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Given that these new editions are actually NUMBERED and contain extra issues the original volumes did not (the original edition of vol. 1 did not contain the Swamp Thing issues, for example. Vol. 1 now has them so you’re NOT left on some cliffhanger that you have to leave the series of volumes to resolve. And this time through–at least so far, in July 2014–the volumes share a cohesive trade-dress so they actually look like a series.

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I’m still missing several of the later volumes of the series, though still filling in those holes, despite the chance that I’ll be double-dipping, “upgrading” to the new editions if the entire series actually gets collected. As-is, vol. 8 takes us up to #83…at this rate, I do imagine we’re looking at an eventual 30 or so volumes if these make it through to the 300th issue; possibly 31-32 if various specials and such get factored in, maybe more if any of the spotlight minis (Lady Constantine, Chaz, Papa Midnight) get mixed in.

The next question is going to be how to “recycle” my old editions. Sell ‘em on eBay? Sell them as a lot? Sell them individually? With these new editions, those old ones are technically out of print–so based on the APPARENT “logic” of Amazon 3rd-party resellers, I should probably sell them for about $50-$140 apiece, right*?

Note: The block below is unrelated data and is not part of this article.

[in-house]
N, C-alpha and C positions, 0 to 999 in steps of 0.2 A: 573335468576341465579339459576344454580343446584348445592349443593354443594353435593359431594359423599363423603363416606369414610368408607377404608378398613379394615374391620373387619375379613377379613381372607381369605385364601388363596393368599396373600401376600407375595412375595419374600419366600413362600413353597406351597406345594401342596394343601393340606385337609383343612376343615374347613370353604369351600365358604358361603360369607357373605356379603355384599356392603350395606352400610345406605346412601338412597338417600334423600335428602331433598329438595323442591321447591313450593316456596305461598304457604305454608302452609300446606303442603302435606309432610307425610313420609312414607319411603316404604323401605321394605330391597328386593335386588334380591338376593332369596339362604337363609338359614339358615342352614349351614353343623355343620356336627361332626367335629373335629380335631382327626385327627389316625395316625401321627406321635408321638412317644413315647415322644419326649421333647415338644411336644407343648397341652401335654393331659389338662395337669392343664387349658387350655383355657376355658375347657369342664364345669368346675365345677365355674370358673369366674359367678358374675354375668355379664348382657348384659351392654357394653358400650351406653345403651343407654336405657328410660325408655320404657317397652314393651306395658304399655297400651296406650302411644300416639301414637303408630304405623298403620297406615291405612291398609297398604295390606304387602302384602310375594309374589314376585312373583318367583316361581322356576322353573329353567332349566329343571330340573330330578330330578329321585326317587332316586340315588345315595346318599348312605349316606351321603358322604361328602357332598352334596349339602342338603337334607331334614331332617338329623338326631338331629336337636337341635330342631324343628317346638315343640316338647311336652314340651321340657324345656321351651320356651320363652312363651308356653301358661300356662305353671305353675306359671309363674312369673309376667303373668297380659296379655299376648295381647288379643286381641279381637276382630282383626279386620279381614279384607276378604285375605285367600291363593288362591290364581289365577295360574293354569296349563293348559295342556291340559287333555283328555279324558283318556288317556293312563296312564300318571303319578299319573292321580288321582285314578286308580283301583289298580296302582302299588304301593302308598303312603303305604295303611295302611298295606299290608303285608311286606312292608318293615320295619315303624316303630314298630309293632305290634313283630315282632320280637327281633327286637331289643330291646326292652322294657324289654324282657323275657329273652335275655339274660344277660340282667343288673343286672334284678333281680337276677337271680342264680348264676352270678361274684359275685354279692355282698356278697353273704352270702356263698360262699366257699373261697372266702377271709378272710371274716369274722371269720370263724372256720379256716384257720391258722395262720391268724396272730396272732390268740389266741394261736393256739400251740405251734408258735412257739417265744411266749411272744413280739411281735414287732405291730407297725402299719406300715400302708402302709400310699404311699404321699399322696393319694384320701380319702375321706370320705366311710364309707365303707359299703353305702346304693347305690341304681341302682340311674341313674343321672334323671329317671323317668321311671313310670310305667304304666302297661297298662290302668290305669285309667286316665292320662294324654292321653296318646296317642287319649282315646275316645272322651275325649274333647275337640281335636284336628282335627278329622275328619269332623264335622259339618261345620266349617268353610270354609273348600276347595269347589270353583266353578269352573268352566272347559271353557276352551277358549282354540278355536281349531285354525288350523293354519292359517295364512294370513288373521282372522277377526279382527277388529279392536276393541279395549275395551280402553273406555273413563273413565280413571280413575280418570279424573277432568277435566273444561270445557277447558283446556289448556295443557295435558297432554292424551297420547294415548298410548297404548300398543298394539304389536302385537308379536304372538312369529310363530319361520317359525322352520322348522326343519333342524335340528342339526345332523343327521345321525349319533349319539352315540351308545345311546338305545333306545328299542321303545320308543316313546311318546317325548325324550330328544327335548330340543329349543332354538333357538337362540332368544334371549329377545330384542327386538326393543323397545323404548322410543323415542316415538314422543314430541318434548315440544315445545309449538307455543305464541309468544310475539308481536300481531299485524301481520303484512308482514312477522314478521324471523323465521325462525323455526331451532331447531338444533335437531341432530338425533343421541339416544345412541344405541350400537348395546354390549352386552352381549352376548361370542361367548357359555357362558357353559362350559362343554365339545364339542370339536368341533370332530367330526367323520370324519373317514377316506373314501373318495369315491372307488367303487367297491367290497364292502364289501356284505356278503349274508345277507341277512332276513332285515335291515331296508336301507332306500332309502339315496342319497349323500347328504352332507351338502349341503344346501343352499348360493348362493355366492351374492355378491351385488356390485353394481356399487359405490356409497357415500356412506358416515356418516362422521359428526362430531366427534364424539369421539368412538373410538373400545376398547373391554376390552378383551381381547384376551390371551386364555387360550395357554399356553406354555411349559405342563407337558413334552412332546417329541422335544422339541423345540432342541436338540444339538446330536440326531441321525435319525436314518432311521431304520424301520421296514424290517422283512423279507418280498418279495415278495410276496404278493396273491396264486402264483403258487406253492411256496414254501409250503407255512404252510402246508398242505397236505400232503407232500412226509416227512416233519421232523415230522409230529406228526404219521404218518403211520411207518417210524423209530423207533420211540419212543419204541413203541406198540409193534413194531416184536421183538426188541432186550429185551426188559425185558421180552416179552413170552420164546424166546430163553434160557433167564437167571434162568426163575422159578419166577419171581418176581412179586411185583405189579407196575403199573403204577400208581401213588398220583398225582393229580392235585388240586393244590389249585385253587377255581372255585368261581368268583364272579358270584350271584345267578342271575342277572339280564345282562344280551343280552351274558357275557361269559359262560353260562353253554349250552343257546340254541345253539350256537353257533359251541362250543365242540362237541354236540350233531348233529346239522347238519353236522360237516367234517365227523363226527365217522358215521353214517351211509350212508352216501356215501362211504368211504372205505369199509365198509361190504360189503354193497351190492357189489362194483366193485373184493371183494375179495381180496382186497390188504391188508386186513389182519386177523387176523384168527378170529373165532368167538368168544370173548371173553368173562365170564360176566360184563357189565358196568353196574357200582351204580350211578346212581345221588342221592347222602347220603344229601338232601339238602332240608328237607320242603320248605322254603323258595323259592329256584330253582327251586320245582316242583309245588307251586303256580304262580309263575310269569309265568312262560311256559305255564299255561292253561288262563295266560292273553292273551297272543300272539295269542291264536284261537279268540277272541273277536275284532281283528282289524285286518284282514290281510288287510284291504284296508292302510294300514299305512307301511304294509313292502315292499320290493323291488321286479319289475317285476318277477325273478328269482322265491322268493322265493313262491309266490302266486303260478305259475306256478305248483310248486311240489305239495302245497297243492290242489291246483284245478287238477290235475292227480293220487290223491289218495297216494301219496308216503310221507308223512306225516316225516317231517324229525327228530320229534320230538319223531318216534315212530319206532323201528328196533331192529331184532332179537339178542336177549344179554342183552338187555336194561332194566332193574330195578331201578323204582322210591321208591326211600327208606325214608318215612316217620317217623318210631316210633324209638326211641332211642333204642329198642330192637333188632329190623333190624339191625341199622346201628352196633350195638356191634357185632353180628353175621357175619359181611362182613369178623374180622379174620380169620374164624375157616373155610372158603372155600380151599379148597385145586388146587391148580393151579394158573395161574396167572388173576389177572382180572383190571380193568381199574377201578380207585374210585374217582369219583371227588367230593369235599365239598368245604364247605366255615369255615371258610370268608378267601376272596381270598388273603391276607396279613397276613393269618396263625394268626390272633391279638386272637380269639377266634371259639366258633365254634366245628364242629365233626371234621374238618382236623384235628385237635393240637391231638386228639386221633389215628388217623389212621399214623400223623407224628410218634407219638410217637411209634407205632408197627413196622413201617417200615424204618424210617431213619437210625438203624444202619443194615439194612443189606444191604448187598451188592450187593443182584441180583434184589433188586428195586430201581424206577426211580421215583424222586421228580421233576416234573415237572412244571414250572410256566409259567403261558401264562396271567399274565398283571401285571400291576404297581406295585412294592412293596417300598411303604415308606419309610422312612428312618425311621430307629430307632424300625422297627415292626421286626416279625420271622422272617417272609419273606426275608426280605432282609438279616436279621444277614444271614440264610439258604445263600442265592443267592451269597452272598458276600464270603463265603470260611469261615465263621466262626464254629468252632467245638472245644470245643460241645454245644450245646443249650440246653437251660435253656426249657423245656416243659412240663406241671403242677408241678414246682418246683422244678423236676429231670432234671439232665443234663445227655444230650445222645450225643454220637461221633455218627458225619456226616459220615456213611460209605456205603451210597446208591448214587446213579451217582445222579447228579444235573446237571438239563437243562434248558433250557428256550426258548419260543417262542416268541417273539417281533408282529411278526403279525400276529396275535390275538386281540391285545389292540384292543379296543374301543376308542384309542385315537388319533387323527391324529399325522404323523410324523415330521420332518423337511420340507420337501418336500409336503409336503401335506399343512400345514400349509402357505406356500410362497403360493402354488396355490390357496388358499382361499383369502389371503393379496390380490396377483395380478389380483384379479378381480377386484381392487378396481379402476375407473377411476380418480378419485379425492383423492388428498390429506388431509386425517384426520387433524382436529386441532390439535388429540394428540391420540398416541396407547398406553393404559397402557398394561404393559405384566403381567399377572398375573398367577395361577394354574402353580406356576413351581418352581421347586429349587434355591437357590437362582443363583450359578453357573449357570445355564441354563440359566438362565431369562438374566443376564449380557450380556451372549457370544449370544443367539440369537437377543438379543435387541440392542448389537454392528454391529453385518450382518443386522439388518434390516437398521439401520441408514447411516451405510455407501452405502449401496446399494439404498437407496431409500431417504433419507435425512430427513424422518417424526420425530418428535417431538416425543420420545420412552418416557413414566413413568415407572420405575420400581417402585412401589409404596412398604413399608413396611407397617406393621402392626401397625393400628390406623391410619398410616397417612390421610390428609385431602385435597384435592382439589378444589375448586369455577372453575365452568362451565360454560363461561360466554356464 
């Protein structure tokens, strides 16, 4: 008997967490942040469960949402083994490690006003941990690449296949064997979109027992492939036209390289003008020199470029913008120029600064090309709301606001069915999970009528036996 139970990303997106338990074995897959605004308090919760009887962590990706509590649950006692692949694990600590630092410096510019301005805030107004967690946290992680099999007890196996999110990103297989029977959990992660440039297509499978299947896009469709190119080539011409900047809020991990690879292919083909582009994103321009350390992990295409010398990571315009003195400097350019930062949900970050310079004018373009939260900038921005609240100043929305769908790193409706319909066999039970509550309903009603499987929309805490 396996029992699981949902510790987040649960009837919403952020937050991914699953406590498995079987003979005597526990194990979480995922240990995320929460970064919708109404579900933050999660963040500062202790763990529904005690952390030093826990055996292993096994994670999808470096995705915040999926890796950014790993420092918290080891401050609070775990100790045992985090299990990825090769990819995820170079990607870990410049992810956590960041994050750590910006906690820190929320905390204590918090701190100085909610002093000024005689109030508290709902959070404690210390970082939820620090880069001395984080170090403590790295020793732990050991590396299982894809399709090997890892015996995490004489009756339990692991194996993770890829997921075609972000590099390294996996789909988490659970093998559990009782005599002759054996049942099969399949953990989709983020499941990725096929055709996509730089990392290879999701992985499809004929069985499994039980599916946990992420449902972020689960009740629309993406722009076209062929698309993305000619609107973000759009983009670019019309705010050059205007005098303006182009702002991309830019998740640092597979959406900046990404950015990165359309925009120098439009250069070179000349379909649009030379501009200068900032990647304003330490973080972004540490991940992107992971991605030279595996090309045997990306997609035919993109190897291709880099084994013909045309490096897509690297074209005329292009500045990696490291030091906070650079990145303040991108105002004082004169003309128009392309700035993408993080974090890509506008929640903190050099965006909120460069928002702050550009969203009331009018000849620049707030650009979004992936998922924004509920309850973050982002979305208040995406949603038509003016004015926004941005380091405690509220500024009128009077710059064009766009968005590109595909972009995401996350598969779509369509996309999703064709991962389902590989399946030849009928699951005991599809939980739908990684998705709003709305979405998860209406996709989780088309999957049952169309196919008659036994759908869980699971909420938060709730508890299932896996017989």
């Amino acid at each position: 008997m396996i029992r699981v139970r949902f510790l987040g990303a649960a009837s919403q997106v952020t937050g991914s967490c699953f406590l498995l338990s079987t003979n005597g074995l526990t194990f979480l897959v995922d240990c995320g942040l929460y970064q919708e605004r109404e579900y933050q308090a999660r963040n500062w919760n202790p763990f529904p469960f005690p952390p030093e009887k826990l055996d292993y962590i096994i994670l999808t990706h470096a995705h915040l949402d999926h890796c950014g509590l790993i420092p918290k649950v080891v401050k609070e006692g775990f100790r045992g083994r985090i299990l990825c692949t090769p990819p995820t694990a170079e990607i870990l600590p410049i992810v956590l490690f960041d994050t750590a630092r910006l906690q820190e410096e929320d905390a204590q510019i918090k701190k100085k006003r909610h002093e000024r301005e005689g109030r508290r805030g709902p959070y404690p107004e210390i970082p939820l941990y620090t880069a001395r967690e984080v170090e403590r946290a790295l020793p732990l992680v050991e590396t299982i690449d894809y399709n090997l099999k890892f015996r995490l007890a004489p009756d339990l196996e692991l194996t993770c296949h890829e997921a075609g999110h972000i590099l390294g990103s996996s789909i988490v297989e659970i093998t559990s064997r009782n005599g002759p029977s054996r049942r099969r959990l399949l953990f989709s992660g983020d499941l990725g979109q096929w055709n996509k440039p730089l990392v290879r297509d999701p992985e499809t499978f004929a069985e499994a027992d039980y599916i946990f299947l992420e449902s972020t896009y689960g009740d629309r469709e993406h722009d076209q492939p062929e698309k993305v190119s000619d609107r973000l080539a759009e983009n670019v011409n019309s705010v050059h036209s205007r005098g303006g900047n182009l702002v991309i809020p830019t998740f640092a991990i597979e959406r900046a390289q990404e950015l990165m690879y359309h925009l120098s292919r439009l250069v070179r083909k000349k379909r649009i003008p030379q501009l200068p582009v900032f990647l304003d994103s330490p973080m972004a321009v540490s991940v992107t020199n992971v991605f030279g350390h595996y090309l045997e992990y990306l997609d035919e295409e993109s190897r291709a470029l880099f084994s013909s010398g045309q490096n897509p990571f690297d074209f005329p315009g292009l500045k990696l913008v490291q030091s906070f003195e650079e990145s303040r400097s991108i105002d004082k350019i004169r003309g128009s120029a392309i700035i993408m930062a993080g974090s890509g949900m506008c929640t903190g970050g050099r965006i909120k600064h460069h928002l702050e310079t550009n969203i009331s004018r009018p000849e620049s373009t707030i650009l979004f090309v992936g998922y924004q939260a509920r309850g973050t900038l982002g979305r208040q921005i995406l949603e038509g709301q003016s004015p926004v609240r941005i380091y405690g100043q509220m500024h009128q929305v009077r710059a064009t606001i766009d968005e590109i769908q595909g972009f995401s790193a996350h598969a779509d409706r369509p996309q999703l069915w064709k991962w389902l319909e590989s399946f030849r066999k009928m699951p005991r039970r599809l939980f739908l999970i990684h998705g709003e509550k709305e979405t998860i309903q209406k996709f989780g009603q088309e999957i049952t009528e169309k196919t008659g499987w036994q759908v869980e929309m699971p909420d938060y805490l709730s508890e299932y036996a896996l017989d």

(*Actually I’d consider looking toward roughly $10/ea if I could sell ‘em all at once, maybe put that into the new editions of Preacher or even Lucifer, with Lucifer having the weight as I already have old editions of Preacher but have yet to read Lucifer at all)..

Ending the Year: A Quarter-Century Collection Unified

shelf00For the first time in several years, I actually have my comics “library” whole, in one space (outside of some Walking Dead books out “on loan” at the moment). I’ve attempted to arrange the collection in a number of ways over the years, but keep changing stuff here and there. This latest “reunification” was no exception.

Previously, I’d had my Marvel Oversized Hardcovers grouped together, separate from the “regular size” hardcovers and premiere edition hardcovers and paperbacks. Several months back when I reorganized my “last 2+ years” shelves I didn’t do that separation, and decided I liked having stuff together like this more than the sleek look of all the hardcovers lined up together.